When the heat is on
China Mobi l e , demanding that mainland customers pay five times what Hong Kong telecom subscribers pay for virtually the same 4G package, presents a perfect example of the regional disparity in telecom rates. No wonder there’s a howl across the border accusing the telecoms giant of regional discrimination.
Mainland consumers may choose from five monthly China Mobile packages. The least expensive costs 88 yuan for a package offering 0.4 gigabytes (GB) of Internet usage and 200 minutes of domestic calls per month. The top-of-the-line package is 588 yuan, providing 5GB of mobile data and 4,000 minutes of calls nationwide. Extra services cost 40 yuan per 0.4GB and 280 yuan per 5GB.
China Mobile Hong Kong (CMHK) subscribers get a much better deal.
CMHK subscribers may choose from among three packages. The lowest — priced at HK$128 (about 100 yuan) — offers 1GB of mobile data and 1,800 minutes of phone usage monthly. At the top of the price range, for HK$298 (about 240 yuan), Hong Kong subscribers can get 10GB of Internet usage plus unlimited calls within Hong Kong. And, for an extra 0.5GB, users pay HK$30 (about 24 yuan).
China Mobile, on its official Weibo site, responded to accusations of willful discrimination, claiming that “regional pricing” is common practice among multinational companies.
Actually, the company is right and the wide variance in the present situation may be explained as “hot competition”.
Hong Kong sits virtually atop the world in mobile Internet market penetration. That’s the foundation for a market that is extremely competitive, to say the least.
Hong Kong government data shows that the city has mobile device penetration exceeding 223 percent. Household broadband penetration is more than 86 percent. According to the statistics, Hong Kong, with a population of only 7.1 million, had 9.8 million 3G customers and 2.3 million 4G customers as of January this year. The mobile-data usage per user, including 2.5G, 3G and 4G, is 976 megabytes per month on average.
Frequent mergers and acquisitionshaveaddedfueltothehotlocal competition. The market environment is a significant factor local telecom providers consider when setting their marketing strategies.
There are currently five telecom operators in Hong Kong — China Mobile Hong Kong, CSL Limited, Hong Kong Telecommunications (HKT) Limited, Hutchison Telephone Company Limited and SmarTone Mobile Communications Limited. All provide comparatively low-cost 3G and 4G services.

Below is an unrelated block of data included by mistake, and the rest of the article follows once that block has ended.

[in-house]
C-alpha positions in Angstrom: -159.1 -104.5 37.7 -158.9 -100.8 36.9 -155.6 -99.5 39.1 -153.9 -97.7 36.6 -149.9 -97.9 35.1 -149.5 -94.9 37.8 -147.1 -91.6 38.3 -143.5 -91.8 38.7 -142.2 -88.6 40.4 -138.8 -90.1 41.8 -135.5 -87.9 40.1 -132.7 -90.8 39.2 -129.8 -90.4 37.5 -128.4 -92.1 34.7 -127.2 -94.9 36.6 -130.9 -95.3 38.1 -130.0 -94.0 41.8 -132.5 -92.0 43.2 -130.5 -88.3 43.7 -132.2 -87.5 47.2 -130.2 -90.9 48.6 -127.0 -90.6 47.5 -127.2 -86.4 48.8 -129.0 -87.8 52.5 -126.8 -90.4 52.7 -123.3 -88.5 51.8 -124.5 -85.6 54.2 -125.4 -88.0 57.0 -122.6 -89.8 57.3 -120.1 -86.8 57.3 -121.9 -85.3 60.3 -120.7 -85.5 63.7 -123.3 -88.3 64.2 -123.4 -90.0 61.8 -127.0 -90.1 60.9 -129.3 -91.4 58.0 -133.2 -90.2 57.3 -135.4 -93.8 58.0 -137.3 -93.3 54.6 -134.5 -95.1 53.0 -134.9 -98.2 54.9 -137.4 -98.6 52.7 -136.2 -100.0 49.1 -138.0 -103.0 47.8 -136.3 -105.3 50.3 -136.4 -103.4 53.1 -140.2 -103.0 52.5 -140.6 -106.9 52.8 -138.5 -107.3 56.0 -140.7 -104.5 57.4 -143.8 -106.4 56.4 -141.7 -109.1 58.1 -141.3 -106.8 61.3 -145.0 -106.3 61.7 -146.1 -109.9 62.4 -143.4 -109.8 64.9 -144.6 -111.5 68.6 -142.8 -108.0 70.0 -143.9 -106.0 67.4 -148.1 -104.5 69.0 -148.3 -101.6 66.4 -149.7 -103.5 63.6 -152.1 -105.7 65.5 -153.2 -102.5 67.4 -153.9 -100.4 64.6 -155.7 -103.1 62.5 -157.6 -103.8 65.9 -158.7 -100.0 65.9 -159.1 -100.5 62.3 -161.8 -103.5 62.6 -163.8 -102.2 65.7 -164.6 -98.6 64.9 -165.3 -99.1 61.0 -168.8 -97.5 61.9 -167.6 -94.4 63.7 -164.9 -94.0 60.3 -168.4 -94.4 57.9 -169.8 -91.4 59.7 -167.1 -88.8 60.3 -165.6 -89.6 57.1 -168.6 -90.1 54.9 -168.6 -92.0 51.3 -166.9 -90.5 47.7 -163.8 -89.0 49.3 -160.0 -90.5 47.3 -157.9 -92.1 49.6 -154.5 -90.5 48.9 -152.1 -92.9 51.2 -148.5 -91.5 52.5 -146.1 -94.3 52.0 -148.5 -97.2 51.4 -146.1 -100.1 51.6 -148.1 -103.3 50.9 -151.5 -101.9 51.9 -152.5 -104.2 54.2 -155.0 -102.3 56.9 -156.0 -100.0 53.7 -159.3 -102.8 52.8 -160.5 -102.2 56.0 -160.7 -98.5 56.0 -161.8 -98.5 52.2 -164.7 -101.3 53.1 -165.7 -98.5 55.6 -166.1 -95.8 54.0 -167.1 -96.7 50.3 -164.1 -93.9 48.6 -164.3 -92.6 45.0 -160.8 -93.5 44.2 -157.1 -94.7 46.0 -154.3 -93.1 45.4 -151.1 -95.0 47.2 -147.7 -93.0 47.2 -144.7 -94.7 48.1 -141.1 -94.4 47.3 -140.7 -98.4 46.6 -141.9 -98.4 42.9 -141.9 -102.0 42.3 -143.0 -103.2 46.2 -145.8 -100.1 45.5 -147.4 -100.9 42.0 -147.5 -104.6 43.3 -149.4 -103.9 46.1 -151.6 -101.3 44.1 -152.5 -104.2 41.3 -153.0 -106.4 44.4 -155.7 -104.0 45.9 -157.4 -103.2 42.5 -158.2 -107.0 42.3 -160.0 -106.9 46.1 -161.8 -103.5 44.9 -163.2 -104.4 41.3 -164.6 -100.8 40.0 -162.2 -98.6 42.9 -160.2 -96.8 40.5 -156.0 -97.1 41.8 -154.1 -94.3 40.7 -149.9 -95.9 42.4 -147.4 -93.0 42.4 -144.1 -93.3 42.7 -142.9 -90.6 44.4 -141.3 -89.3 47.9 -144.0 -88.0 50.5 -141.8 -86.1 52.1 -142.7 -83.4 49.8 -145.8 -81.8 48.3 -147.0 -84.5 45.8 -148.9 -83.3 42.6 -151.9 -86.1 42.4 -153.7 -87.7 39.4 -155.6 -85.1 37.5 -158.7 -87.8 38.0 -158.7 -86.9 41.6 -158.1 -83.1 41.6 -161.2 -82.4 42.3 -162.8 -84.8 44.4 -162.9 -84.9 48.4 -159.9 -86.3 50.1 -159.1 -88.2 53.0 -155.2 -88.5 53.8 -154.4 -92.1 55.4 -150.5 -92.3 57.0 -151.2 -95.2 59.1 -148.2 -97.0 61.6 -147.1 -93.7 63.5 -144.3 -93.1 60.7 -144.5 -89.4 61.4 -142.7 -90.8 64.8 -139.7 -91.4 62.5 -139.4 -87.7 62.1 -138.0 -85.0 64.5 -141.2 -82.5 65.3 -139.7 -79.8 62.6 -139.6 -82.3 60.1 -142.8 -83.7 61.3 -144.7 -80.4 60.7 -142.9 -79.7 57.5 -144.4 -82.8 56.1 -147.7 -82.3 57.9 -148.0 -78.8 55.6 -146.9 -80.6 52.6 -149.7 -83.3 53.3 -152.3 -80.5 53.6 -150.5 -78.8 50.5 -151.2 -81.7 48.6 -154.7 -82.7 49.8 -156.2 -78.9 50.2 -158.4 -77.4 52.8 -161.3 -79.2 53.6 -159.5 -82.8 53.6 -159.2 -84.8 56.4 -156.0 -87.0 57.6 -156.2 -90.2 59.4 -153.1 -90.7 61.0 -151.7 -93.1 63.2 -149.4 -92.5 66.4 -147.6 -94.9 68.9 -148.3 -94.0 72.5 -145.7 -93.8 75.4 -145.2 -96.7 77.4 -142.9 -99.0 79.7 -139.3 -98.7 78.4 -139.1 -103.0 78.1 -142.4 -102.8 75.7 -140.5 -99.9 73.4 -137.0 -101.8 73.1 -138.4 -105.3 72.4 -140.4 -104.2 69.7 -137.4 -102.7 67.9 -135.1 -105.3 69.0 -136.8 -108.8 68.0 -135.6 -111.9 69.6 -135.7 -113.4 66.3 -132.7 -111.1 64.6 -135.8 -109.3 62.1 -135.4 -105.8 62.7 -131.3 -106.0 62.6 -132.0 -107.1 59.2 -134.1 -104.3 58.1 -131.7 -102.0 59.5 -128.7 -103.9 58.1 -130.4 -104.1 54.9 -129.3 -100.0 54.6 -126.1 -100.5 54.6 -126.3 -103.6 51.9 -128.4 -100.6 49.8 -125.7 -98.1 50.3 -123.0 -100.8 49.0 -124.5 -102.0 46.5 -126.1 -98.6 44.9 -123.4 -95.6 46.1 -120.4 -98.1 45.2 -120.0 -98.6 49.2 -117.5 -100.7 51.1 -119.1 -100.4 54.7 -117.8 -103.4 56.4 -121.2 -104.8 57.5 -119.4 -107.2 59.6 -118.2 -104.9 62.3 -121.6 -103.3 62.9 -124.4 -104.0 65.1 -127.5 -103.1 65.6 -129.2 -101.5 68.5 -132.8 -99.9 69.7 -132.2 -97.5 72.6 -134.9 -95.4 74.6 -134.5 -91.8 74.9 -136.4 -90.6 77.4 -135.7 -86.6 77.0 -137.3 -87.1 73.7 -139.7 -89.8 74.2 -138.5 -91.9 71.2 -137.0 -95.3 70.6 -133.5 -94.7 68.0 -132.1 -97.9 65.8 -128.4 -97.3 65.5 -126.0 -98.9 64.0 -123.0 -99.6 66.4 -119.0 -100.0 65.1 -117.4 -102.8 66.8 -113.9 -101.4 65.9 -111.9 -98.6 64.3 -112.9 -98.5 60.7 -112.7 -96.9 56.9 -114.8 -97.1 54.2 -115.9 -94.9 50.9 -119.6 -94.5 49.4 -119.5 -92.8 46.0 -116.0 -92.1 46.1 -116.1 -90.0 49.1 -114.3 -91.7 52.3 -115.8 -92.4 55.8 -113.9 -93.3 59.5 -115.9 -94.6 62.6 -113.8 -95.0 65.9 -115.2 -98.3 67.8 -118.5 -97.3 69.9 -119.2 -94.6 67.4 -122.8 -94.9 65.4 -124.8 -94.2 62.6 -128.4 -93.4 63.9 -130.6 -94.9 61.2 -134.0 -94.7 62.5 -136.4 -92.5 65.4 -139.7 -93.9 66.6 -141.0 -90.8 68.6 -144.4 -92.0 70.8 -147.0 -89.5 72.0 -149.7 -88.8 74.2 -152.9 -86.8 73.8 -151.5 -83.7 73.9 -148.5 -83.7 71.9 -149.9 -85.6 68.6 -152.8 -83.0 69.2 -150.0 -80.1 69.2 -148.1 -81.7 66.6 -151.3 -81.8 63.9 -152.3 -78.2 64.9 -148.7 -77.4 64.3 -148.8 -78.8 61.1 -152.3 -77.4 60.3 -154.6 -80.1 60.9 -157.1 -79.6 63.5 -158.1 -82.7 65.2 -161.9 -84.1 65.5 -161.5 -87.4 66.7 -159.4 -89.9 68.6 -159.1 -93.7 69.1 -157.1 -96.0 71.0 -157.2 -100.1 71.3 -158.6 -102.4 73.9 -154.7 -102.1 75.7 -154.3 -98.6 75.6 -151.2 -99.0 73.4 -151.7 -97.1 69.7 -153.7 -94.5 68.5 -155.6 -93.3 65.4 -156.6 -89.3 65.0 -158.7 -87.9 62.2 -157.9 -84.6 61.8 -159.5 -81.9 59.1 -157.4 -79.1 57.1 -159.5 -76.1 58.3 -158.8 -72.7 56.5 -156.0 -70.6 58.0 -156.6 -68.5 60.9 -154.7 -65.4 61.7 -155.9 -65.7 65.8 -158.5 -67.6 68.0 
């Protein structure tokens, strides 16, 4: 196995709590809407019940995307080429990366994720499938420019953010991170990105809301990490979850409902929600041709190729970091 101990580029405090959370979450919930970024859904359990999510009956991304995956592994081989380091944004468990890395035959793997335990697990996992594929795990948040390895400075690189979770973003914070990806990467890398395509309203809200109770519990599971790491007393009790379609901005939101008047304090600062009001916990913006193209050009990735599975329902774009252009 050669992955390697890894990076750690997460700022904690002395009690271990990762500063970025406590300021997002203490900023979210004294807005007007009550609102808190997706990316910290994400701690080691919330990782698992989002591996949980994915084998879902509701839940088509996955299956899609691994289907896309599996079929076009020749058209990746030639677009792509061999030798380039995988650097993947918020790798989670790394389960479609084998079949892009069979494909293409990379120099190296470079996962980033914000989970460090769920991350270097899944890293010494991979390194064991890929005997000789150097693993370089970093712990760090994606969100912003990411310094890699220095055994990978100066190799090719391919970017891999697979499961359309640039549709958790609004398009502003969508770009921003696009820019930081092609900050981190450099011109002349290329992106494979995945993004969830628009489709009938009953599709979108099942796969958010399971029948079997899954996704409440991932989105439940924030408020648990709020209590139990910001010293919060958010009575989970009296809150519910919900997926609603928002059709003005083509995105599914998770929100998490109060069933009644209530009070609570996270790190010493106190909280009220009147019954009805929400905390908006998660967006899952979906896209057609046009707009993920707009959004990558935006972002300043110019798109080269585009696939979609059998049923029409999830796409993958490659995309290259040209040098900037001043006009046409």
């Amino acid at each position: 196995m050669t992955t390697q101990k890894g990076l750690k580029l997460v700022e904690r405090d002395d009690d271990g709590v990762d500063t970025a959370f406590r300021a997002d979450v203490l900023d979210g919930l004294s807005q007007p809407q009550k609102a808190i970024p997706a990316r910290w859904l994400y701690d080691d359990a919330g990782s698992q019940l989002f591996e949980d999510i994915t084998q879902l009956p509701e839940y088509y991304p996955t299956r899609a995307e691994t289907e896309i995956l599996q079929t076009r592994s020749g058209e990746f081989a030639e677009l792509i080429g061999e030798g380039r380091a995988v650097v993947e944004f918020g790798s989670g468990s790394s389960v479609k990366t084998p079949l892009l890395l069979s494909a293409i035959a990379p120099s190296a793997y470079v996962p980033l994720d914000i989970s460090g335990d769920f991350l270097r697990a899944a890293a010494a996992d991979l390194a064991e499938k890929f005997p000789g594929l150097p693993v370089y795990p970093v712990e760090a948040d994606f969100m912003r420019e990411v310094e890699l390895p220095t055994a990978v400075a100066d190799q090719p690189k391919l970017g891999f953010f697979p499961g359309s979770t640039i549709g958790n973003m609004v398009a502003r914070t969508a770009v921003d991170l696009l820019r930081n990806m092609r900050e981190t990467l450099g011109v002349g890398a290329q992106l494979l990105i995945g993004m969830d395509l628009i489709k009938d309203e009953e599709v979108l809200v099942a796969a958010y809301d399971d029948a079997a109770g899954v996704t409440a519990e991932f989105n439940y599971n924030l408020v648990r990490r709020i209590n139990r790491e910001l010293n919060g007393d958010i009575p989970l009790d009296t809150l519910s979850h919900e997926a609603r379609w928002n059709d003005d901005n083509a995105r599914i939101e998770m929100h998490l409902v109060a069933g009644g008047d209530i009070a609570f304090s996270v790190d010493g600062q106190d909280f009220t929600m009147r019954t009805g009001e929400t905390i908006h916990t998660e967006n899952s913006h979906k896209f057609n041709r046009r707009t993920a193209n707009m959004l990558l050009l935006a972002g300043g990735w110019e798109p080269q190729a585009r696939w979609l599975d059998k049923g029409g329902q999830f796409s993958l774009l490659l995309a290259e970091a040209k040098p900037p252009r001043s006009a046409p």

Richard Li Tzar-kai — the younger son of tycoon Li Kashing — bought a 76.4-percent stake in CSL New World for $1.8 billion. The deal was approved by the government this month. CSL operates two telecom services in the city — 1010 and One2Free.
The CSL acquisition reduced the number of Hong Kong telecom operators from five to four. HKT-CSL still holds the largest market share, about one-third of the total market share.
Operating under the PCCW umbrella, HKT is Hong Kong’s leading telecom operator, with operations in landline, broadband, television and communications services.
The first commercial 4G, or “Fourth Generation” service, went into operation in the SAR in November 2010. Telecom operators set up special packages that are attractive to their existing customers.
PCCW, HKT’s parent company, for example, put up a package for HK$148, offering 1GB of usage and unlimited calls within Hong Kong. For the higher price of HK$238, or 200 yuan, users get access to 5GB. A competitor, Three Hong Kong, charges HK$239 a month for 5GB.
Hong Kong boasts about 20,000 public Wi-Fi access points that provide free Internet access.
These bold moves in the initial stages of 4G have helped to educate the market and place it on a solid footing.
A spokesperson for the Office of the Telecommunications Authority (OFTA) said that in a fully liberalized market like Hong Kong, prices for mobileservices plans are determined by market forces.
Given the keen competition in the city’s mobile-services market, consumers have broad choices of mobile-network operators and service to suit individual needs. They can choose service providers based on price, promotional or product offerings, customer service, network coverage and service innovation.
Jane Zhang, Gartner’s principal research analyst in carriers and mobile services, said it is comparatively easier for carriers to promote 4G services in Hong Kong given the benign infrastructure and popularity of the mobile Internet.
Ashley Sheng, a telecom analyst with Shanghai-based Shenyin & Wanguo Securities Co, noted the fierce competition in Hong Kong compared with the mainland. “China Mobile holds a monopoly on the mainland, so it can set very high prices for the new technology. In Hong Kong, where 4G has been popular, China Mobile has so many local competitors and it has to follow local rules,” Sheng said.